I’m just messing around, of course. I just love how much it truly seems like everybody who develops under the Sony banner is throwing their artistic all into everything these days. It’s a wonderful time to be a geek.

1. The Legend of Zelda: Breath of the Wild (Nintendo, Switch & Wii U, March 3rd, 2017)

It’s pretty crazy that only a year ago the Nintendo Switch was still called the ‘NX’ and this game was but a distant dream. Time really does fly. So how did this game end up coming together?

Deep breath.


“The Legend of Zelda: Breath of the Wild” is overrated.

It is not a 10/10, as so many critics declared it. It might not even be a 9/10.

I promise I’m not saying this to be a contrarian or an edgelord — I wouldn’t do that to a series so important to me. But yeah, I’m saying it. This is a good game, perhaps bordering on great, but it’s low in the rankings of the greatest “Legend of Zelda” games.

If you’re as big of a “Zelda” fan as I am and you love this game, first of all — good for you! But I want to do a little experiment with you that I tried with my friends:

I want you to name me three interesting things about Windfall Island in “Wind Waker.”

I can name far more: Tingle’s prison cell, the dancing elvis guy, the weird tracksuit guy who you have to spy on, the sidequest where you sabotage the windmill, the weird emo guy who wants a picture of the moon, smashing the expensive jars in the rich guy’s house, the potion shop with the cool sitar music, the vaguely racist trader guy, the secret invisible chest, the part where you sneak into the docked pirate ship, the milk bar, throwing the pigs off the cliff into the water and laughing maniacally…

I promise I didn’t google any of those. They were just on my mind. Now, I’d like you to name three interesting things about Breath of the Wild’s Hateno Village.

If you can, again, good for you. I can’t. I can name one: the ability to purchase a house. Other than that, it’s an incredibly generic tribute to Ocarina of Time’s Kakariko village, but with half the charm and double the boring fetch quests. I can’t remember a single character detail, not even of the guy that gives you a tour of the town. What did he even look like?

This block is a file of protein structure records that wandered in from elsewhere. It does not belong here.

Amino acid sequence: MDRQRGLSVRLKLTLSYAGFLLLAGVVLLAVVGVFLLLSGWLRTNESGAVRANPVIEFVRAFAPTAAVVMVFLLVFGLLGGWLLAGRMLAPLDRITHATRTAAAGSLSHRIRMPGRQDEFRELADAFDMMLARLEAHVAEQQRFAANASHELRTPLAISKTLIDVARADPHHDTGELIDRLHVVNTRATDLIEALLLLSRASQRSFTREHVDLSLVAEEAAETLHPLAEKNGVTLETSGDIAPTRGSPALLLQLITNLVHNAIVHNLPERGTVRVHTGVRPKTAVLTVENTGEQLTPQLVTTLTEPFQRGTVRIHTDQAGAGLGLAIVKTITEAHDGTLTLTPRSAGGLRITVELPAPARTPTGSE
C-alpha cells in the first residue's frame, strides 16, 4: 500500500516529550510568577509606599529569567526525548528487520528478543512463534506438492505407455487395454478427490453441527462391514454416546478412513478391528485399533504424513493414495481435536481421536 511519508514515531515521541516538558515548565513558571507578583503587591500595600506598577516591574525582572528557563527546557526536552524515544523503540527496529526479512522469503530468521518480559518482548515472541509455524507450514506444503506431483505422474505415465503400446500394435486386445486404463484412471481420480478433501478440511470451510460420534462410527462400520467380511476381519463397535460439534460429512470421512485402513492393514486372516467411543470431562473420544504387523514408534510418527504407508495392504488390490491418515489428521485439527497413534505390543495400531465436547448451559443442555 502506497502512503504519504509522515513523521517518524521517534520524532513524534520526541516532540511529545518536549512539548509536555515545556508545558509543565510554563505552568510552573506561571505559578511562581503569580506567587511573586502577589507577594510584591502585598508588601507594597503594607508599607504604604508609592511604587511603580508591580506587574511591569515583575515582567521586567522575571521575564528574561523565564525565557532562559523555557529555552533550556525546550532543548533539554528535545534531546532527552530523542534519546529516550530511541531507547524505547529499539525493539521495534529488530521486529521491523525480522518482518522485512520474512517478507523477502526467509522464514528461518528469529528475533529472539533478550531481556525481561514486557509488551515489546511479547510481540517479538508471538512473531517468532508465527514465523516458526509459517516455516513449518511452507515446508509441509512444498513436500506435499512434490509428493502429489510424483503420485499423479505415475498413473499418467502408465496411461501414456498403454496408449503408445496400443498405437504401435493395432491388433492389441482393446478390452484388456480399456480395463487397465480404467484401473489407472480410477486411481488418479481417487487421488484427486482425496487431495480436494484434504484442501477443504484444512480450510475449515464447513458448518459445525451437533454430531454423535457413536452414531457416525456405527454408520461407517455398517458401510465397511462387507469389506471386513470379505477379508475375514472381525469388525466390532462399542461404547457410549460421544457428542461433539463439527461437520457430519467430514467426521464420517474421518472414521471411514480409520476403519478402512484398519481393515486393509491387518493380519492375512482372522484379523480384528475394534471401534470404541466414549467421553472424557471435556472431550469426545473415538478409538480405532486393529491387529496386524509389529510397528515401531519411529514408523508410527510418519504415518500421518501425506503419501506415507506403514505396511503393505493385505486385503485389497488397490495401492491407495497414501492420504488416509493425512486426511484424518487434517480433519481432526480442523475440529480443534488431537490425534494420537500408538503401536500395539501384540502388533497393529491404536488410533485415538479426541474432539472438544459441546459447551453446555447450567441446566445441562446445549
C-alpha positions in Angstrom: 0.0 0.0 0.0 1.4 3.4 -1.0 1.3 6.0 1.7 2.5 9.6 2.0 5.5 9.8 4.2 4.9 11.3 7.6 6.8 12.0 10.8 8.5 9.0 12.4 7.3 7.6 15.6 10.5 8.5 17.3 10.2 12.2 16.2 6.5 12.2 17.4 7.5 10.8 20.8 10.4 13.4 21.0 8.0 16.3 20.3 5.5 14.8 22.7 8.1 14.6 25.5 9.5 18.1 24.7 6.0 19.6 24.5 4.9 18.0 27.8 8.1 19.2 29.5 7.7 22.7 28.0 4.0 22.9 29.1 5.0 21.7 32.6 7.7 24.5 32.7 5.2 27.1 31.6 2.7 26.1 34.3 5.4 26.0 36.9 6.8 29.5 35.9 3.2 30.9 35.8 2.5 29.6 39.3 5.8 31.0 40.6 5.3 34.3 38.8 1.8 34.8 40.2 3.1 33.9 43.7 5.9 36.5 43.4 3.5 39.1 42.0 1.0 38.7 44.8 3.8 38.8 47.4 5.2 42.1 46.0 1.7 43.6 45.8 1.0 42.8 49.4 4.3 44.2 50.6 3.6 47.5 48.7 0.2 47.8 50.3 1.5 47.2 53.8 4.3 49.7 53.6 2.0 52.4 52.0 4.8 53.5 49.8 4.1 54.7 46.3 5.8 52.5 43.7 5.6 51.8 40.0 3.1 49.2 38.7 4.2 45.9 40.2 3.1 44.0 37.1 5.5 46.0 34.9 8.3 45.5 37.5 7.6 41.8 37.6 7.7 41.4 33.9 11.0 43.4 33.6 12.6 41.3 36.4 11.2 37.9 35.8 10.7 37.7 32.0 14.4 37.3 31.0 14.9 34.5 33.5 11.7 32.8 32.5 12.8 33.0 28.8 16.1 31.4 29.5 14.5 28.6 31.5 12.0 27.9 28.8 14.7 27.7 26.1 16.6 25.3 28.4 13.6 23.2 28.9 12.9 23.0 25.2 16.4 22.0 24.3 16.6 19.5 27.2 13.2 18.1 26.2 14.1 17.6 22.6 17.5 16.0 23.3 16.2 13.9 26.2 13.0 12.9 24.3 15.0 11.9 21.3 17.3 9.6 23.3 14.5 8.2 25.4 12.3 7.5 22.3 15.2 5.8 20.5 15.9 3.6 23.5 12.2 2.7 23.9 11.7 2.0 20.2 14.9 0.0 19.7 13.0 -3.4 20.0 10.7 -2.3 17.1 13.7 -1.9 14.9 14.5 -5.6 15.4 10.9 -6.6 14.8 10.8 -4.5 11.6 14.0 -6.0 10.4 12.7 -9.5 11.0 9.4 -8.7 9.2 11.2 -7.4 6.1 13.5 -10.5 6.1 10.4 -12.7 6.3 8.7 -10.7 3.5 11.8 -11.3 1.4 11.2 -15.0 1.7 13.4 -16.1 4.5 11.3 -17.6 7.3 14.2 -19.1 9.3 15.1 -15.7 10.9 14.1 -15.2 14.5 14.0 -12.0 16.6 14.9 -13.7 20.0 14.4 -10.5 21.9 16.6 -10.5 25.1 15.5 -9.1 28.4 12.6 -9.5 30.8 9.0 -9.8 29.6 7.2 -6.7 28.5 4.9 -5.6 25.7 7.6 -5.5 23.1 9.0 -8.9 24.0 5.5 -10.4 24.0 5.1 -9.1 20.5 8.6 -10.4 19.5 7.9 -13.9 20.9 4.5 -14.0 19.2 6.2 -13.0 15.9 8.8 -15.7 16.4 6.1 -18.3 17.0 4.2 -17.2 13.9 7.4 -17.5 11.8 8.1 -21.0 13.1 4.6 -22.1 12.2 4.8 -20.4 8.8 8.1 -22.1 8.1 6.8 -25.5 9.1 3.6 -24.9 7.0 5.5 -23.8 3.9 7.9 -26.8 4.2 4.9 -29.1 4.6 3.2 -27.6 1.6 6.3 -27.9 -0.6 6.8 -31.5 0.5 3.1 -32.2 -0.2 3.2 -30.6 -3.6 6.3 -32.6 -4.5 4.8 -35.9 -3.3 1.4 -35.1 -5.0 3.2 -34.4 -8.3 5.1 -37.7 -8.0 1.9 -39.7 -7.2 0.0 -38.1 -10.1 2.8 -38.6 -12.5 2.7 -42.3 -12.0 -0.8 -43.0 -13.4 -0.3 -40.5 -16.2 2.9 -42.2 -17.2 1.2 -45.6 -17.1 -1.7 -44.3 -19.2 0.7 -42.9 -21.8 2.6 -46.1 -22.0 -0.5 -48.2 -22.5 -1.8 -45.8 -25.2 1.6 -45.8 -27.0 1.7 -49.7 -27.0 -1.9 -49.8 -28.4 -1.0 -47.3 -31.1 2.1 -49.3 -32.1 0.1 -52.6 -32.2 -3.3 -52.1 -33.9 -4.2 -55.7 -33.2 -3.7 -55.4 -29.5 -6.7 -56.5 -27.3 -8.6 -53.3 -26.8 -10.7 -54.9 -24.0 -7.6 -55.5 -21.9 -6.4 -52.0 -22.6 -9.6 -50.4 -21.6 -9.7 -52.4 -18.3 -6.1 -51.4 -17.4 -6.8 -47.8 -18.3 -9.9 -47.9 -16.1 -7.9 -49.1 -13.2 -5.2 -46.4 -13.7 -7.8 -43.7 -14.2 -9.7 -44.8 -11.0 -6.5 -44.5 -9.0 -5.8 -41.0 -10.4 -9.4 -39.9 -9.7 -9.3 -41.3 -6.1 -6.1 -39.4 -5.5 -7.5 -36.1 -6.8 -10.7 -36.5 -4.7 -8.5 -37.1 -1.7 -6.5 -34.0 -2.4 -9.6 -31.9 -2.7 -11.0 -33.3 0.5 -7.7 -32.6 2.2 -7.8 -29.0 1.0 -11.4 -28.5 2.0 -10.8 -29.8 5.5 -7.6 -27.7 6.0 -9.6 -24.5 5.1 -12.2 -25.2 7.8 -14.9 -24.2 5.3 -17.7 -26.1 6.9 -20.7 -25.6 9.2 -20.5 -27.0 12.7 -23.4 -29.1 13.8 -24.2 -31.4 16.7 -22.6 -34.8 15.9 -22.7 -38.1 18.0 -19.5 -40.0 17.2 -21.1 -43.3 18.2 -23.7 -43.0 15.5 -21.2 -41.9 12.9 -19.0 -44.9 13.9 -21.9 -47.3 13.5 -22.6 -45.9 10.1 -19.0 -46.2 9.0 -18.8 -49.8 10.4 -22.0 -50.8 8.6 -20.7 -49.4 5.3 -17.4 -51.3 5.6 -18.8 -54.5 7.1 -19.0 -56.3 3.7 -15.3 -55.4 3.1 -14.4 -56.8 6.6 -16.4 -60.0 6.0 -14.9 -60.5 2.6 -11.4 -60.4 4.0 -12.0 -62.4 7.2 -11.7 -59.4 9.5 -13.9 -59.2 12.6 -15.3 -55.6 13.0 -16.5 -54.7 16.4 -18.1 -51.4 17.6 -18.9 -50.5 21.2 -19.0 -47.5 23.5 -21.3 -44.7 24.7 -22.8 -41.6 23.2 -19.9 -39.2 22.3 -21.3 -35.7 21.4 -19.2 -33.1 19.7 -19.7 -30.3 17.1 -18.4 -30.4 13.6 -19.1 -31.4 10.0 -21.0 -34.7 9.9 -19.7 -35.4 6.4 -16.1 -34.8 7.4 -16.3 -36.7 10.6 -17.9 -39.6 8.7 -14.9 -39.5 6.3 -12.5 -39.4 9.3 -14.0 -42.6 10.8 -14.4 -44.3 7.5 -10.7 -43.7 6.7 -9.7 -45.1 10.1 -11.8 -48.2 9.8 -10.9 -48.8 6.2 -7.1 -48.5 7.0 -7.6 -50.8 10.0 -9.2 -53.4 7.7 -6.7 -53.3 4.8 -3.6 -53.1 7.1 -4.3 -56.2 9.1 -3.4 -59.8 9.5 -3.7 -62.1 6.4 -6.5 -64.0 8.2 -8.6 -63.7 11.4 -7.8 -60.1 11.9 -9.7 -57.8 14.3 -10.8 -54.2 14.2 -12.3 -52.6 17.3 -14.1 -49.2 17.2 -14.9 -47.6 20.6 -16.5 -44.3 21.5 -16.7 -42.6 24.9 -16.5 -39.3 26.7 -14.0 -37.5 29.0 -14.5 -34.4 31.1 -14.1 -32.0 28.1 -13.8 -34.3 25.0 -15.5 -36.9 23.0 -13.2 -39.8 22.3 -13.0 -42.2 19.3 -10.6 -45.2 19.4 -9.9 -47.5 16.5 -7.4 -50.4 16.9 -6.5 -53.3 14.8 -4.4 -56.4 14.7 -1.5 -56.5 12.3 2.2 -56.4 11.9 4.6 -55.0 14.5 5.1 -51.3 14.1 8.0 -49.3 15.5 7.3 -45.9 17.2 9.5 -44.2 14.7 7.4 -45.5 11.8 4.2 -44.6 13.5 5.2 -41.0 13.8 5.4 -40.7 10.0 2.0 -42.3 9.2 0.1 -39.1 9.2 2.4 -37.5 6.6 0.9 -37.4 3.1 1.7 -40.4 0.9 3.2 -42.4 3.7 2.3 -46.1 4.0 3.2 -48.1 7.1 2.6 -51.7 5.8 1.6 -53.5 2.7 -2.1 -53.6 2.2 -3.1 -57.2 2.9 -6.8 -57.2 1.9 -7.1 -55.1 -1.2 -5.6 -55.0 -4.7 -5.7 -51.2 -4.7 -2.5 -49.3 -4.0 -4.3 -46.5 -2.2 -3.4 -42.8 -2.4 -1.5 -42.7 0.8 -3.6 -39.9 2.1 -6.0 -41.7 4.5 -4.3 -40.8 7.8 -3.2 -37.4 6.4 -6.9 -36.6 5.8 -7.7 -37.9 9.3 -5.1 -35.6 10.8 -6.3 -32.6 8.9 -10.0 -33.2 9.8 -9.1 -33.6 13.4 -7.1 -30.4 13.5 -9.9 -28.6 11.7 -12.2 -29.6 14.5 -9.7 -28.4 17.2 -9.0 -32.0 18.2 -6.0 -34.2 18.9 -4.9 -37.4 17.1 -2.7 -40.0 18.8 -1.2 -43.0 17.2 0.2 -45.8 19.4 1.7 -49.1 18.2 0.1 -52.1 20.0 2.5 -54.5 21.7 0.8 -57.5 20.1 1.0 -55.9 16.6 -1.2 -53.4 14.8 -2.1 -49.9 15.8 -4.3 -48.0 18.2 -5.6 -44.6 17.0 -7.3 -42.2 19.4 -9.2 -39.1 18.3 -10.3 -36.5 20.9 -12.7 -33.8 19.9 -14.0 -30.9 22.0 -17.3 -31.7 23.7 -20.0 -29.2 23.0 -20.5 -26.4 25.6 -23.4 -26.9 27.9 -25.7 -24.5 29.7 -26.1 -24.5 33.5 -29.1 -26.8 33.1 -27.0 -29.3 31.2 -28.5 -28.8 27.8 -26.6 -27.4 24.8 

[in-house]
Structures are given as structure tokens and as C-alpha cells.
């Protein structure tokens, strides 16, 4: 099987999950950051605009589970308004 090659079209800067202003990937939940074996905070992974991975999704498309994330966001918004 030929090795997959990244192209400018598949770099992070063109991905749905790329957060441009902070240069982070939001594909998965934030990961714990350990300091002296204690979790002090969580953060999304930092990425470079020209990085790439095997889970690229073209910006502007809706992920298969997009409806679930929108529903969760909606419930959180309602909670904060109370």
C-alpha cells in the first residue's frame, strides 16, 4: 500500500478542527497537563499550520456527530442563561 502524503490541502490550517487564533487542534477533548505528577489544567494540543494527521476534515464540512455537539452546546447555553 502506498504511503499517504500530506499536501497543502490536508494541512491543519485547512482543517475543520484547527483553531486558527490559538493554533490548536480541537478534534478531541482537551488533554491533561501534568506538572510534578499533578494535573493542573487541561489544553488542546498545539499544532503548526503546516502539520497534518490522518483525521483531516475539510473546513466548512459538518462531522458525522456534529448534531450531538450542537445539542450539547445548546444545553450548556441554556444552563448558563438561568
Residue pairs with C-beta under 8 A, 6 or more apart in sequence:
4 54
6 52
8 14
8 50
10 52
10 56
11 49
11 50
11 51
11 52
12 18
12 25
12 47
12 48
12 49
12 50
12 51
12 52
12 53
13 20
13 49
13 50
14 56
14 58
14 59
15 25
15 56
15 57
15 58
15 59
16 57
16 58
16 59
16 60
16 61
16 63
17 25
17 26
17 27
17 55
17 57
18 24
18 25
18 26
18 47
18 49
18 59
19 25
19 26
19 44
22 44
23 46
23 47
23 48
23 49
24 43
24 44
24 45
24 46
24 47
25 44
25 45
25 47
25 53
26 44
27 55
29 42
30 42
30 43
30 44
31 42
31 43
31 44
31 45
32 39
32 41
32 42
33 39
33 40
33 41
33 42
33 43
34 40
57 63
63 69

What’s the point I’m making here? In general, “Breath of the Wild” has a massive problem with specificity. What I fall so deeply in love with in “Zelda” games are intimately crafted spaces to explore, not generic open-world locales meant for systemic and mechanical experimentation. Those YouTube clips of Link flying across the open world on boulders and solving puzzles with creative physics glitching are great, but I’m much more interested in the types of rewarding environmental exploration the older 3D “Zelda” games offer. Too often, “Breath of the Wild” feels like a mere platformer with bad platforming mechanics. Is it really that all that fun to spend a half hour climbing this cliff face?

The thing is, I could spend hours both ranting about and praising this game. I love the four main dungeons and the final excursion into Ganon’s castle  they’re masterful sequences. I love the well-over-100 puzzle rooms scattered across the world. I’m not crazy about the enemy variety, but the combat itself is very fun. The generic enemies have never been more engaging to fight, but the boss encounters have never been this lame. That one island (if you’ve played, you know what I’m referring to) is a brilliant hidden gem, but there aren’t enough things like it in the game. There are so many great things but so many caveats.

I thought it inconceivable that “Breath of the Wild” wouldn’t be my 2017 game of the year, but there it is sitting at #3 below “RE7” and “Persona 5.” I can’t help but be a tad disappointed.

But maybe you shouldn’t take my word for it. After all, Rich and Jack from Red Letter Media love the hell out of this game.

Next week in the Daily, we’ll be providing an all-new list of the best games of E3 2017. Don’t miss it.